Over time, these patterns can create vulnerability to financial shocks; they helped fuel both the 2008 global financial crisis and the 2010 eurozone crisis. And the I.M.F. projects that they will worsen in the next couple of years, despite steady economic growth.
For example, Germany’s current account surplus is set to rise from 8 percent of G.D.P. in 2017 to 8.2 percent in 2018 and 2019, according to the World Economic Outlook. The United States’ current account deficit is forecast to rise to 3 percent of G.D.P. from 2.4 percent.
The tools to prevent those shifts are within each country’s purview. Germany could spend more on domestic investment, and the United States could reduce its budget deficit, which might start to reduce those imbalances. Neither has much evident political appetite to do so.
At the same time, years of efforts by central banks to fuel economic recovery have left interest rates low worldwide and prices in financial markets relatively high.
The I.M.F.’s Global Financial Stability Report, released Wednesday, warns that “easy financial conditions risk fueling financial vulnerabilities that may put medium-term growth at risk.”
So, for example, if inflation starts to perk up and the world’s central banks raise rates to try to prevent it from taking root, there could be a cascading series of disruptions to financial markets that have become accustomed to cheap money.
High Debt, Low Rates and the Next Recession
Another worry: While the major economies look relatively strong right now, they may also prove brittle when the next shock arises.
Rather than using this period of stability and prosperity to pay down debts, some major economies are moving in the other direction — including with rising public debt levels in the United States and high private debt levels in China.
“In the United States, the fiscal impulse is important, but that is something that at some point doesn’t give you any more mileage in terms of growth,” said Agustín Carstens, general manager of the Bank for International Settlements and former governor of the Bank of Mexico, in an interview Wednesday. “And China need to continue improving the quality of growth from the point of view of the dependency on credit.”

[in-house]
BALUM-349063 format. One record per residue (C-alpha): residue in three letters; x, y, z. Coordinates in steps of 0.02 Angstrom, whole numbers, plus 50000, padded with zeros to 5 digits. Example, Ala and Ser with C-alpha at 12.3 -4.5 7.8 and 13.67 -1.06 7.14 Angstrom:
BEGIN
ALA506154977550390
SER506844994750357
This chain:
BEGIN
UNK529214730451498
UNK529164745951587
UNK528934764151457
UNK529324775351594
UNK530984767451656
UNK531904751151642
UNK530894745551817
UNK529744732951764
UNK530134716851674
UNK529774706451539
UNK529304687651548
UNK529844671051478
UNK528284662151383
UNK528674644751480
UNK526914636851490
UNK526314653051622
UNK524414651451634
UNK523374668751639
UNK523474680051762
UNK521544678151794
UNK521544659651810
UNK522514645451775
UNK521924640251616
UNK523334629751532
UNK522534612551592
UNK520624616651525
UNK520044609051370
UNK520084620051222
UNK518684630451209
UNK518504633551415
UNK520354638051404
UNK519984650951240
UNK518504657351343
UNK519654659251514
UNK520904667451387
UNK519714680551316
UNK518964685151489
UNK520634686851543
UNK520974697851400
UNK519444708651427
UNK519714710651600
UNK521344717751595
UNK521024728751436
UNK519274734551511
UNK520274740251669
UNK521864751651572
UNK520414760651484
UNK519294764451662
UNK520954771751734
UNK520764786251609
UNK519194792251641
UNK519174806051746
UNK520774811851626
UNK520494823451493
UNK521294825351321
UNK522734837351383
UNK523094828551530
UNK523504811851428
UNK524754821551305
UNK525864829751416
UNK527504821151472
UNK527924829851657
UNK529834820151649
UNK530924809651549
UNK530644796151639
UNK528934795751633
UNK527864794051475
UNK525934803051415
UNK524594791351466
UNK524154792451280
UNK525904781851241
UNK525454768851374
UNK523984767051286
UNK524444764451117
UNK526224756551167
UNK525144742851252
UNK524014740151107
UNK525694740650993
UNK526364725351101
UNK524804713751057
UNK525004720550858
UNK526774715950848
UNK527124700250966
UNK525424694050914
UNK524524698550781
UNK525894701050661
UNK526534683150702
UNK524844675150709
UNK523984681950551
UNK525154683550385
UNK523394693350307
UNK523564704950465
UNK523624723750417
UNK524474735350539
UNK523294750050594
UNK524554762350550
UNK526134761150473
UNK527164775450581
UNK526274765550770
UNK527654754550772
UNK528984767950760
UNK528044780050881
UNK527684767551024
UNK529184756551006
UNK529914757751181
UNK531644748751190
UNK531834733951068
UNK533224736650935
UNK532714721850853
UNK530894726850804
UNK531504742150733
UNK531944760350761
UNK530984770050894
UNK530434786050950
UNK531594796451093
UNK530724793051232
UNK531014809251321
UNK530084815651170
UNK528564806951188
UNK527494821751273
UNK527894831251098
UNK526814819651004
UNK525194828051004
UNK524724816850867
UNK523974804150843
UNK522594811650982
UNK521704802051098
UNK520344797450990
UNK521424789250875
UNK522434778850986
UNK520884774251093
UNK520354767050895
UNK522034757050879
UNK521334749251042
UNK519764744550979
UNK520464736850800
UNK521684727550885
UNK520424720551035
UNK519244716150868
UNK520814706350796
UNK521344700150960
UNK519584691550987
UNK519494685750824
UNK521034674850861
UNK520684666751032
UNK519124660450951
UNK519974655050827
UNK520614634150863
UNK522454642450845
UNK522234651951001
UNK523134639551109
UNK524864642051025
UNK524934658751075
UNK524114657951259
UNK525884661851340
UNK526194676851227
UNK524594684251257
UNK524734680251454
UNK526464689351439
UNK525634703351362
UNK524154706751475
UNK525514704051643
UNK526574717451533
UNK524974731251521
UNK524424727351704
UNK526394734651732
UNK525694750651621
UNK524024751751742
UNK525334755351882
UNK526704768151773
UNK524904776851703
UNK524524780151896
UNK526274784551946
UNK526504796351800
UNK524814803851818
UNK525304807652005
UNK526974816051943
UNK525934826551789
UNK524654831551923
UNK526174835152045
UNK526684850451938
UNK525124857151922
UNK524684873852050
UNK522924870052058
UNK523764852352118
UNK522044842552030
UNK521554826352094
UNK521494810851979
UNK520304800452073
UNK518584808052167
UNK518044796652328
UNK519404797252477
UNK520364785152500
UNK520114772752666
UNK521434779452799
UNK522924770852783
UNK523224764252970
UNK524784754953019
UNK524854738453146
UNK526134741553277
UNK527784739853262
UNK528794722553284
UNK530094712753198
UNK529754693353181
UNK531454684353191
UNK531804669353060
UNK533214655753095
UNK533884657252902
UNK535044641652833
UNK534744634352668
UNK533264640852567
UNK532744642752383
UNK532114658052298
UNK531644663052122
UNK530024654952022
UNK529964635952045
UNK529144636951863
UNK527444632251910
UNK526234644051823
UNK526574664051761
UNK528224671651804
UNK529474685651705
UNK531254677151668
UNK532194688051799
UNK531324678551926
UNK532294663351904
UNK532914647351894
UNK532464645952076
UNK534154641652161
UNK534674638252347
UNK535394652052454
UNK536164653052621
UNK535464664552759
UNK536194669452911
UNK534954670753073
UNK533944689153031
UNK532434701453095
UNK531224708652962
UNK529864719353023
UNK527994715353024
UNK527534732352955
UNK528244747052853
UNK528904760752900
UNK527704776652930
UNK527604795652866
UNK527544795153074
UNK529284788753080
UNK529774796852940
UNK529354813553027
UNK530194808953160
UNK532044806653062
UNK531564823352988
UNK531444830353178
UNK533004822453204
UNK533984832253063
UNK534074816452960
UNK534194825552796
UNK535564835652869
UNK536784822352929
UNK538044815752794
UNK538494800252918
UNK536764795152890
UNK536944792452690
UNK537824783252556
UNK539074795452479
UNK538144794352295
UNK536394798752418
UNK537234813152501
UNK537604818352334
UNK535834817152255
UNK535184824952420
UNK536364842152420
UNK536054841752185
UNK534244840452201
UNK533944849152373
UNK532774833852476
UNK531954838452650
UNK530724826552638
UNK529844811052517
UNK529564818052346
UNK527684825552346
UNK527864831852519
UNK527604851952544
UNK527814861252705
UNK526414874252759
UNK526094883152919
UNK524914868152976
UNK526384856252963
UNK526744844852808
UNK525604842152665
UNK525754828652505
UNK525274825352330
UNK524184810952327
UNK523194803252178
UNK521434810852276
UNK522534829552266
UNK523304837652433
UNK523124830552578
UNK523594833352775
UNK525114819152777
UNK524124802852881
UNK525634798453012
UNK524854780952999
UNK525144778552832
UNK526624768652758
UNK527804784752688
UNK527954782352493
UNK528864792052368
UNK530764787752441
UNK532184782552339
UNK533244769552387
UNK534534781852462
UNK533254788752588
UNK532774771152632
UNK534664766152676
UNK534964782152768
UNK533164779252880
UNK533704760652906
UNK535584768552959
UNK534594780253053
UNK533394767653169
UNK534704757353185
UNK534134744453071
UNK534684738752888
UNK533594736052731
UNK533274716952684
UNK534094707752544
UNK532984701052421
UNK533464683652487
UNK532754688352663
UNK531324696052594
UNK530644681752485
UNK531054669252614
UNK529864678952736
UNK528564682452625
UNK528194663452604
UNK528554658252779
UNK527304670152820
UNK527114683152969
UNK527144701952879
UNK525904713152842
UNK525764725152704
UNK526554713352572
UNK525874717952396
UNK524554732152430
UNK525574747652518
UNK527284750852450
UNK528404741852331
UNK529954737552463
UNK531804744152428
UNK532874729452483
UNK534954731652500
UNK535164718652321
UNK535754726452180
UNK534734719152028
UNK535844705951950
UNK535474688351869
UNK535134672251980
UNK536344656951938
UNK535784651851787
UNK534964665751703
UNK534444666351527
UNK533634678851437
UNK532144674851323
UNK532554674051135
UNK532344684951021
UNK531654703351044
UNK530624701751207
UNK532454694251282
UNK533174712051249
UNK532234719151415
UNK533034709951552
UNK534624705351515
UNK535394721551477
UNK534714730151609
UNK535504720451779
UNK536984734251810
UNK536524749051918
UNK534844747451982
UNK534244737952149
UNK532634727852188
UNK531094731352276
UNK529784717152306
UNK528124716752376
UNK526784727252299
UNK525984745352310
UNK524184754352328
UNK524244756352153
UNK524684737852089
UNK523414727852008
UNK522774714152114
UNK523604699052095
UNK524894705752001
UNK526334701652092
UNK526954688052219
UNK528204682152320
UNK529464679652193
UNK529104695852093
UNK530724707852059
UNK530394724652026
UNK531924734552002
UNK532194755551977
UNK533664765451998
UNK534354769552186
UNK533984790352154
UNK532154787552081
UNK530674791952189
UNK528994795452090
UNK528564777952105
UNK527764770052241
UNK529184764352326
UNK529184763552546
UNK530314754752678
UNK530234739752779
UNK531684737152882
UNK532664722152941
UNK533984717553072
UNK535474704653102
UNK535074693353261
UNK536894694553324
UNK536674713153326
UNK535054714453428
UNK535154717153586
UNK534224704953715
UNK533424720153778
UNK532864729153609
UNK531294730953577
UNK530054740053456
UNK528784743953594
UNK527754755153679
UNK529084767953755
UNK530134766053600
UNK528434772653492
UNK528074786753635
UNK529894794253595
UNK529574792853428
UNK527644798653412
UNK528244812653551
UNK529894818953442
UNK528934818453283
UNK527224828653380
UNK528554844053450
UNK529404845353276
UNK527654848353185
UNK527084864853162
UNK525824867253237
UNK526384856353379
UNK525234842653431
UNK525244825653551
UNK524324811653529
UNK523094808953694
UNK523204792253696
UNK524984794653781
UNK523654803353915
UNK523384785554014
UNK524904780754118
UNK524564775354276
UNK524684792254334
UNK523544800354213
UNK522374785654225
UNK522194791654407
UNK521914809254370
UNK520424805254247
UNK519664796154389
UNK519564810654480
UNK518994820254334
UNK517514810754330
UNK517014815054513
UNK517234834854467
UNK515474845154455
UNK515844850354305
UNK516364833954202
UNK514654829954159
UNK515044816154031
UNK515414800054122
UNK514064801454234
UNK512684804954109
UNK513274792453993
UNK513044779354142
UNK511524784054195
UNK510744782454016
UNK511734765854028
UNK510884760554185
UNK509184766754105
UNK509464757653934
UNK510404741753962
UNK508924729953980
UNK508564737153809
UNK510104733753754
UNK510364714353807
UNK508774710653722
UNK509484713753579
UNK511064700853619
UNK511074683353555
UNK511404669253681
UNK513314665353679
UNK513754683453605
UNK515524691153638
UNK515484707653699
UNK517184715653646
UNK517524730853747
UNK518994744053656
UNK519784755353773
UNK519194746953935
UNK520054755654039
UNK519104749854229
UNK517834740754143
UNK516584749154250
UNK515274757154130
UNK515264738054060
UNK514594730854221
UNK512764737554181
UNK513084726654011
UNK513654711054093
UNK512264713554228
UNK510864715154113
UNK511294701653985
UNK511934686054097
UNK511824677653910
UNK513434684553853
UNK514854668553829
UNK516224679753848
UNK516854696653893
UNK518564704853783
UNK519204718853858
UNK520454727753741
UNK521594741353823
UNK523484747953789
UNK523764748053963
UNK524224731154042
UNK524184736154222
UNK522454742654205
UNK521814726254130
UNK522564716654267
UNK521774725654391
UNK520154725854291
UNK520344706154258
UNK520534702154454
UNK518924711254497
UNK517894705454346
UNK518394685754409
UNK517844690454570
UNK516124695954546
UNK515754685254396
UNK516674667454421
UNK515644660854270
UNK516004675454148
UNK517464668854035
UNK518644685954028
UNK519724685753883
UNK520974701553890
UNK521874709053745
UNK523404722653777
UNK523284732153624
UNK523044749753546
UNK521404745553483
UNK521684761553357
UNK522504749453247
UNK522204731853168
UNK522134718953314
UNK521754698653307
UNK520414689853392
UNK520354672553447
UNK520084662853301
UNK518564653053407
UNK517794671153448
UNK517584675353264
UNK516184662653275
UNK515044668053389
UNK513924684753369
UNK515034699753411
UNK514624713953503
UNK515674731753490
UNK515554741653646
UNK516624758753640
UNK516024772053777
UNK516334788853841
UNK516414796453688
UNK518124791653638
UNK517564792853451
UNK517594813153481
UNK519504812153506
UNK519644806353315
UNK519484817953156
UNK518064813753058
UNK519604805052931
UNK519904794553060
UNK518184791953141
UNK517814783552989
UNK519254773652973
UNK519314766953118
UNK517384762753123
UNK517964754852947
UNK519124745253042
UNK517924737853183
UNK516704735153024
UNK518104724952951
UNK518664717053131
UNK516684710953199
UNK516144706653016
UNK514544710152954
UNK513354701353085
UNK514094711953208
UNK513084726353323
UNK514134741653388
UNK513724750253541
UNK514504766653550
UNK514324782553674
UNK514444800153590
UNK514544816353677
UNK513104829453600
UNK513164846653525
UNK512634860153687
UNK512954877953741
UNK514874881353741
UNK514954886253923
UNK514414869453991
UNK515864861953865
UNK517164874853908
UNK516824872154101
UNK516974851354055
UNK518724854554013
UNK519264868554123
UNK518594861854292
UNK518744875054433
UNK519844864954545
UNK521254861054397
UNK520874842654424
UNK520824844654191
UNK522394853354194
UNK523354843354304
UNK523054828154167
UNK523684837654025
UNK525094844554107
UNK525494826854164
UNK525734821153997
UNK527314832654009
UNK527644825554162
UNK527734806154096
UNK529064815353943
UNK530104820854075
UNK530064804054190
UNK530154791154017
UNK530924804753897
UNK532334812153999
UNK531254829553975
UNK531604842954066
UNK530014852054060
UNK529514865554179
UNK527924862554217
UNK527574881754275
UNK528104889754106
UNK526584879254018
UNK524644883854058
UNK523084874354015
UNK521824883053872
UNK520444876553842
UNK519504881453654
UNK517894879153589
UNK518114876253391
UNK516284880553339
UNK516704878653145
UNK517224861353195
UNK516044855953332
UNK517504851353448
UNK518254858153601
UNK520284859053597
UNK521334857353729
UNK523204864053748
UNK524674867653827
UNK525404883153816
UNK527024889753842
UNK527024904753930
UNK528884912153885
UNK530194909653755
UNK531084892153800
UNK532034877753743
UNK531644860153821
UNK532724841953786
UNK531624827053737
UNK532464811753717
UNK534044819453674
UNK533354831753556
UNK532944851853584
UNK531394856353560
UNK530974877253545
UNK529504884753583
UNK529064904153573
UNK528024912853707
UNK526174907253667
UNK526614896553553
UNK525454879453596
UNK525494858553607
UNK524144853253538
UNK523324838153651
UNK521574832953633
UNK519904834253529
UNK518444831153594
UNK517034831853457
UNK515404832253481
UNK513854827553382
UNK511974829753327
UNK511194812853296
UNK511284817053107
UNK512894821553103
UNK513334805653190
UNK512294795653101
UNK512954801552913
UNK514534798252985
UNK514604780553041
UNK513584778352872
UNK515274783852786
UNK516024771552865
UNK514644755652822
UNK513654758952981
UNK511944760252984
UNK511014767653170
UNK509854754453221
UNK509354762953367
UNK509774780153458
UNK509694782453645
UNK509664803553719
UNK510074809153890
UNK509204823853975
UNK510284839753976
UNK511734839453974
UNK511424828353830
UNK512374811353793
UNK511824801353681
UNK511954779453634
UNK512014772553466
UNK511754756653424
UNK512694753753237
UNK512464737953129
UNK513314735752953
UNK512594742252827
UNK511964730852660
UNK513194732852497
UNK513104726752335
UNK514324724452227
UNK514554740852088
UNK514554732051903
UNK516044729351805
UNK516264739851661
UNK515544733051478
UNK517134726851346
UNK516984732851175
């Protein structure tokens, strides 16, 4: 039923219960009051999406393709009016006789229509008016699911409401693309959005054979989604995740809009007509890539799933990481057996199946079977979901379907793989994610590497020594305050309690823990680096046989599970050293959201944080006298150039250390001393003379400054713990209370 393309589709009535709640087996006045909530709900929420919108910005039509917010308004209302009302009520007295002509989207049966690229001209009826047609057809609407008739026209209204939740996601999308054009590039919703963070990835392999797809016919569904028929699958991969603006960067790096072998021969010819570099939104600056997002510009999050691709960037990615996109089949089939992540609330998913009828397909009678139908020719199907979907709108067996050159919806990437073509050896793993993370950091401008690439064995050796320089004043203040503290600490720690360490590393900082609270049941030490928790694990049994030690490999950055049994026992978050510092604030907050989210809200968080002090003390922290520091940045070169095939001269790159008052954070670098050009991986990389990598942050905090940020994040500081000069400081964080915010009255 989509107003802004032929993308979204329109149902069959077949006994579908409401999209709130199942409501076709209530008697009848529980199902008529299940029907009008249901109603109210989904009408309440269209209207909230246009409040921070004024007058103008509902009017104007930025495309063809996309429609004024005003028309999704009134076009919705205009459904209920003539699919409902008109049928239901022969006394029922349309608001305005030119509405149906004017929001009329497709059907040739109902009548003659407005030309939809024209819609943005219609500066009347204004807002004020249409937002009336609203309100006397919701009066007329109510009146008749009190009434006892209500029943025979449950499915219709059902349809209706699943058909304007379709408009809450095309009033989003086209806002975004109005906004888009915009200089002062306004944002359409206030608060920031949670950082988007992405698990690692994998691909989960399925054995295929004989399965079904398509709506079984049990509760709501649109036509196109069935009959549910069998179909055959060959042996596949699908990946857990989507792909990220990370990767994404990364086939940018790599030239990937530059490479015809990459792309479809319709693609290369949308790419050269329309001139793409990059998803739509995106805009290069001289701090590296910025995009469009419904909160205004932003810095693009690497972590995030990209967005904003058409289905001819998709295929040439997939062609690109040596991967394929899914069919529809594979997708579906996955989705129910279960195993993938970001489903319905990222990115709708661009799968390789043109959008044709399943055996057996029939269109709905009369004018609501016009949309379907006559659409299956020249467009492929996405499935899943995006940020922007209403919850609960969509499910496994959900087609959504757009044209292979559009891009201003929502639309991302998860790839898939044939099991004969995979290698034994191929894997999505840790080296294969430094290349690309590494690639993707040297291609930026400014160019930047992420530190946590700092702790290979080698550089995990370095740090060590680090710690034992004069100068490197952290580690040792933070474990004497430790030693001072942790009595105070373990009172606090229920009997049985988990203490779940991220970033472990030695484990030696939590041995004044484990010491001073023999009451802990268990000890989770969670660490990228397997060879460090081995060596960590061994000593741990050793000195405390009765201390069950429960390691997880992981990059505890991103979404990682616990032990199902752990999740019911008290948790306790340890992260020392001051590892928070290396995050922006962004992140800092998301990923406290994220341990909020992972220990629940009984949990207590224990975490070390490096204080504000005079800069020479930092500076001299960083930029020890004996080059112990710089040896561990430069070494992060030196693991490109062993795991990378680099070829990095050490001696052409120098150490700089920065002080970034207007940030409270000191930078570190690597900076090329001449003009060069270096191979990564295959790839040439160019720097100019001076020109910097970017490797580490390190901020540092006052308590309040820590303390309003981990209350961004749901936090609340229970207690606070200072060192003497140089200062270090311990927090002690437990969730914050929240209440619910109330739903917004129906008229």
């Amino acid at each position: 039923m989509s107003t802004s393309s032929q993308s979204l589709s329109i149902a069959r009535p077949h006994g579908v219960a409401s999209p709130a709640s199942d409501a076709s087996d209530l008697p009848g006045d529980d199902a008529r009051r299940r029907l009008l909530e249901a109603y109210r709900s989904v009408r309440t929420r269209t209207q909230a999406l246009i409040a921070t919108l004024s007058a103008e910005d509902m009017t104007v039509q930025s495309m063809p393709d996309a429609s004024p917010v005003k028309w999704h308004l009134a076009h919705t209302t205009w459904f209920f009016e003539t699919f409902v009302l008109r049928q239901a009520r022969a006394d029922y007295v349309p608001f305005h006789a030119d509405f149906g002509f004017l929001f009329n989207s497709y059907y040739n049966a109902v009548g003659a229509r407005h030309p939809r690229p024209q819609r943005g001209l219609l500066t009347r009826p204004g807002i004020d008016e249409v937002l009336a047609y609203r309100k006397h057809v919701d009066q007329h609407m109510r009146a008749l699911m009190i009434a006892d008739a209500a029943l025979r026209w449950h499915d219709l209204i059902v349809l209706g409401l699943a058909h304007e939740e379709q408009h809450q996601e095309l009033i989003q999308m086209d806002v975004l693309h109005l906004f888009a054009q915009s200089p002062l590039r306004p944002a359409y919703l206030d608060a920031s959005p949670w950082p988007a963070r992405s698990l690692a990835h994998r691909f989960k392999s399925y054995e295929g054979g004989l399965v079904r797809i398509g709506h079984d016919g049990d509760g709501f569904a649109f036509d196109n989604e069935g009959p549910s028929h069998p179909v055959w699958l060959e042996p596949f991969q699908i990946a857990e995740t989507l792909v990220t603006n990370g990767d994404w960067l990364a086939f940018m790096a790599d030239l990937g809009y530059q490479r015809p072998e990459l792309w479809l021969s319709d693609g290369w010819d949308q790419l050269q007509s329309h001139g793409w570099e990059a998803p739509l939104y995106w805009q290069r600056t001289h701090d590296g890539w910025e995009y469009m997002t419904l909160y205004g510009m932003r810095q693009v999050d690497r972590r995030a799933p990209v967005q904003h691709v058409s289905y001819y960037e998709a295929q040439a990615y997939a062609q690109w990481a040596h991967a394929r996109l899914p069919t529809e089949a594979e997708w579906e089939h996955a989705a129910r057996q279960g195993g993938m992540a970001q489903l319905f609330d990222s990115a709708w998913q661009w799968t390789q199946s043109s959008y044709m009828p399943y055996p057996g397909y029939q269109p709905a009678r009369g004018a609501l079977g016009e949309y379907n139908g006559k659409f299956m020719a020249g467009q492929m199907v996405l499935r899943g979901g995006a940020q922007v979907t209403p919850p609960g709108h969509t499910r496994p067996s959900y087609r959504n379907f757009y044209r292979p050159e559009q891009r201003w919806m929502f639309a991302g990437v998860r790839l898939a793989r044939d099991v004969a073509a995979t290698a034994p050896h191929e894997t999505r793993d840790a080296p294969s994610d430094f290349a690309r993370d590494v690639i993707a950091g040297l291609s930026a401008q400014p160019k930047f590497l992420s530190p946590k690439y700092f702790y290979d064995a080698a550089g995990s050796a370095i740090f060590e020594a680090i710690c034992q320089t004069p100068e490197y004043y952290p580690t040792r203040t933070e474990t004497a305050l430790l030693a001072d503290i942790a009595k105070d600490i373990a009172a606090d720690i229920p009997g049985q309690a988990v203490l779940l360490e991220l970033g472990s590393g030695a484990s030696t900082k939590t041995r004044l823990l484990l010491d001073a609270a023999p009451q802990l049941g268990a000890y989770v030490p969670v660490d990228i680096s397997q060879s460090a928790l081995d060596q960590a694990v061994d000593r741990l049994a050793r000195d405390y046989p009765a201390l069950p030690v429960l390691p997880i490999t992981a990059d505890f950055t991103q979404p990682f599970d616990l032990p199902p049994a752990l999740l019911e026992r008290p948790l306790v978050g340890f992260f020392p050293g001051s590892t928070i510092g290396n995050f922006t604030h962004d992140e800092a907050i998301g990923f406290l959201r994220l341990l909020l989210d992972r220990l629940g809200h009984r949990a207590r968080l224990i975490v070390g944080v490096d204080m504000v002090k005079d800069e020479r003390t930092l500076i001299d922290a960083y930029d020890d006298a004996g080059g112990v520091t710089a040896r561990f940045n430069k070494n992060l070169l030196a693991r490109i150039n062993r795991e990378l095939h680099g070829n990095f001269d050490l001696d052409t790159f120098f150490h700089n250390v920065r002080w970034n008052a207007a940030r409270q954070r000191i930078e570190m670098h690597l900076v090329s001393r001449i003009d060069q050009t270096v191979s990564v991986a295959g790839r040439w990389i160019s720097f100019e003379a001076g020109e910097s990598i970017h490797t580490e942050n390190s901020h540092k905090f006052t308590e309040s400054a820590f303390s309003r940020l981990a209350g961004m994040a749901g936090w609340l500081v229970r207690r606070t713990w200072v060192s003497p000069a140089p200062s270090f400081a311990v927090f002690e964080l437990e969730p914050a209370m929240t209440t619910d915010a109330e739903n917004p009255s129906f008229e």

That dependency on debt means that whenever the next economic downturn arrives, governments may have less leeway to deal with it by opening the floodgates of public spending.
And with interest rates still low across the entire advanced world, one of the normal tools for dealing with a recession still has limited power. For example, the Federal Reserve entered the last downturn with its short-term interest rate at 5.25 percent, before cutting to nearly zero by December 2008. Currently, that target rate is between 1.5 percent and 1.75 percent.
The European Central Bank has even less room to maneuver, with its policy rates still near zero.
In effect, a decade after the financial crisis, if another recession were to arise, both central banks and fiscal authorities may find themselves short of ammunition to fight it.
People Who Tend to Fret
There is surely an anthropological dimension to the kind of worrying that is emerging from conference halls in Washington this week.
The people who end up as central bankers or finance ministers or I.M.F. officials tend to worry a lot about what could go wrong. They also tend to place greater value than most on the kinds of international institutions that underpin the global trade system, of which the Trump administration is deeply skeptical.
But there’s also no doubt that the largely good economic news of the moment comes with some warnings worth listening to. Even when enjoying sunny weather, it never hurts to know what you’ll do if it starts to rain.
Neil Irwin is a senior economics correspondent for The Upshot. He previously wrote for The Washington Post and is the author of “The Alchemists: Three Central Bankers and a World on Fire.” @Neil_Irwin•Facebook